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Segmentation (biology)
Segmentation in biology is the division of some animal and plant body plans into a series of repetitive segments. This article focuses on the segmentation of animal body plans, specifically using the examples of the taxa Arthropoda, Chordata, and Annelida. These three groups form segments by using a "growth zone" to direct and define the segments. While all three have a generally segmented body plan and use a growth zone, they use different mechanisms for generating this patterning. Even within these groups, different organisms have different mechanisms for segmenting the body. Segmentation of the body plan is important for allowing free movement and development of certain body parts. It also allows for regeneration in specific individuals. Definition Segmentation is a difficult process to satisfactorily define. Many taxa (for example the molluscs) have some form of serial repetition in their units but are not conventionally thought of as segmented. Segmented animals are tho ...
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Gray 111 - Vertebral Column
Grey (more common in British English) or gray (more common in American English) is an intermediate color between black and white. It is a neutral or achromatic color, meaning literally that it is "without color", because it can be composed of black and white. It is the color of a cloud-covered sky, of ash and of lead. The first recorded use of ''grey'' as a color name in the English language was in 700  CE.Maerz and Paul ''A Dictionary of Color'' New York:1930 McGraw-Hill Page 196 ''Grey'' is the dominant spelling in European and Commonwealth English, while ''gray'' has been the preferred spelling in American English; both spellings are valid in both varieties of English. In Europe and North America, surveys show that grey is the color most commonly associated with neutrality, conformity, boredom, uncertainty, old age, indifference, and modesty. Only one percent of respondents chose it as their favorite color. Etymology ''Grey'' comes from the Middle English or ...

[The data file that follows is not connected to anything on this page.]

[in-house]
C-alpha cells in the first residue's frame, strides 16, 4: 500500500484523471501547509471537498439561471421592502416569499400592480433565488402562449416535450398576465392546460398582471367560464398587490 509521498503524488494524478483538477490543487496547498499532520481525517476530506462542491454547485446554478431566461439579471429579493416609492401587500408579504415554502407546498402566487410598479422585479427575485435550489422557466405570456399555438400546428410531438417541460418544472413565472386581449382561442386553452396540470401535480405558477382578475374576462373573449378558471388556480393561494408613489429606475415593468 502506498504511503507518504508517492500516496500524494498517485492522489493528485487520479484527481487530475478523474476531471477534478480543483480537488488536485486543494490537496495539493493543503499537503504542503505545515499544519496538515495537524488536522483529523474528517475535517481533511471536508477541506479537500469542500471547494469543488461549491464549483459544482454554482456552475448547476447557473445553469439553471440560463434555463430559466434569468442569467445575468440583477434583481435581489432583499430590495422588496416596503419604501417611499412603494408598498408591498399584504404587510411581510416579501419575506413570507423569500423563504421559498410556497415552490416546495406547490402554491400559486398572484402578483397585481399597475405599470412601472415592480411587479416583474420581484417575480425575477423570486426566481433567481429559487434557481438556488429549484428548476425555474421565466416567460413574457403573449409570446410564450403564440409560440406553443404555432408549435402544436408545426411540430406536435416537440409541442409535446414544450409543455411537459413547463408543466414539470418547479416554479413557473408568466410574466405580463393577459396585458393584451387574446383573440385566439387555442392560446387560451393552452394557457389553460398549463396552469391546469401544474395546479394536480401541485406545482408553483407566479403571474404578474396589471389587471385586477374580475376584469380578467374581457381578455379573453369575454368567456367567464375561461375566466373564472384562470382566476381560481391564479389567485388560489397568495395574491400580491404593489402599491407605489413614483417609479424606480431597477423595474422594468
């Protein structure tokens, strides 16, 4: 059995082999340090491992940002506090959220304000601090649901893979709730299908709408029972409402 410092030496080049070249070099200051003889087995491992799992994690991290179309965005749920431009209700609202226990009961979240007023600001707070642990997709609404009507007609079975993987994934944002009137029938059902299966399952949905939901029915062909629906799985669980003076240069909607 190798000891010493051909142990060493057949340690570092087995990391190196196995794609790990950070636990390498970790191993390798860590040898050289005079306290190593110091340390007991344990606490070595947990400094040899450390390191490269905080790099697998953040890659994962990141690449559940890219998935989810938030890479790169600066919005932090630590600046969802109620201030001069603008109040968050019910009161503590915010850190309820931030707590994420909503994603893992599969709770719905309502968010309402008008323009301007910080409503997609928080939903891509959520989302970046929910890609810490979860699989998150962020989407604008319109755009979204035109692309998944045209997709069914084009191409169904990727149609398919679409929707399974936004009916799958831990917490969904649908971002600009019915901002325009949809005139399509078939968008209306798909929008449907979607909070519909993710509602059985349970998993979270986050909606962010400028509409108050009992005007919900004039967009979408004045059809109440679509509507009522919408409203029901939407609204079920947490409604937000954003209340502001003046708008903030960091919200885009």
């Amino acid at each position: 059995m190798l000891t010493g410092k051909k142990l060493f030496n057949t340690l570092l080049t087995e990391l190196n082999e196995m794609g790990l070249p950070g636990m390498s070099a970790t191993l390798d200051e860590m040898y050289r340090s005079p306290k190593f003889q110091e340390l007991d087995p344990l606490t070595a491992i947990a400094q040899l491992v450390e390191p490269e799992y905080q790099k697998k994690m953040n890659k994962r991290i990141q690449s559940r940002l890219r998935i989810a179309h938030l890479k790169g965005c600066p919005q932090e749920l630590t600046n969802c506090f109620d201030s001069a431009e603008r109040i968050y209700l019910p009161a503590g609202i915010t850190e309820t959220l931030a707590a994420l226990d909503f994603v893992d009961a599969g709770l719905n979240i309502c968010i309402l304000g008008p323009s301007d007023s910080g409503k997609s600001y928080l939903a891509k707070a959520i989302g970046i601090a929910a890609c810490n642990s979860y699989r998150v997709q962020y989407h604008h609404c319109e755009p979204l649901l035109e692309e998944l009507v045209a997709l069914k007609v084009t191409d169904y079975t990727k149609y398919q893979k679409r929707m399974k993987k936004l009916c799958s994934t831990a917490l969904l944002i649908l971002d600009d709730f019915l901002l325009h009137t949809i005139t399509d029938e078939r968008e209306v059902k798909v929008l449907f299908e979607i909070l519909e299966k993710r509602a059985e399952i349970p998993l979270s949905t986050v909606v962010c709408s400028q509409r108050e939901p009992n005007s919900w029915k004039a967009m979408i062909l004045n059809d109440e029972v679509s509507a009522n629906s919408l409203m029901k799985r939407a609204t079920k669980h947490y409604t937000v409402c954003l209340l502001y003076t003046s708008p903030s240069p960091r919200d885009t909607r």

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Blast Cell
In cell biology, a precursor cell, also called a blast cell or simply blast, is a partially differentiated cell, usually referred to as a unipotent cell that has lost most of its stem cell properties. A precursor cell is also known as a progenitor cell but progenitor cells are multipotent. Precursor cells are known as the intermediate cell before they become differentiated after being a stem cell. Usually, a precursor cell is a stem cell with the capacity to differentiate into only one cell type. Sometimes, ''precursor cell'' is used as an alternative term for unipotent stem cells. In embryology, precursor cells are a group of cells that later differentiate into one organ. A blastoma is any cancer created by malignancies of precursor cells. Precursor cells, and progenitor cells, have many potential uses in medicine. , there is research being done to use these cells to build heart valves, blood vessels and other tissues, by using blood and muscle precursor, or progenitor c ...
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Somitogenesis
Somitogenesis is the process by which somites form. Somites are bilaterally paired blocks of paraxial mesoderm that form along the anterior-posterior axis of the developing embryo in segmented animals. In vertebrates, somites give rise to skeletal muscle, cartilage, tendons, endothelium, and dermis. Overview In somitogenesis, somites form from the paraxial mesoderm, a particular region of mesoderm in the neurulating embryo. This tissue undergoes convergent extension as the primitive streak regresses, or as the embryo gastrulates. The notochord extends from the base of the head to the tail; with it extend thick bands of paraxial mesoderm. As the primitive streak continues to regress, somites form from the paraxial mesoderm by "budding off" rostrally as somitomeres, or whorls of paraxial mesoderm cells, compact and separate into discrete bodies. The periodic nature of these splitting events has led many to say to that somitogenesis occurs via a clock-wavefront model, in which ...
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Zebrafish Somitogenesis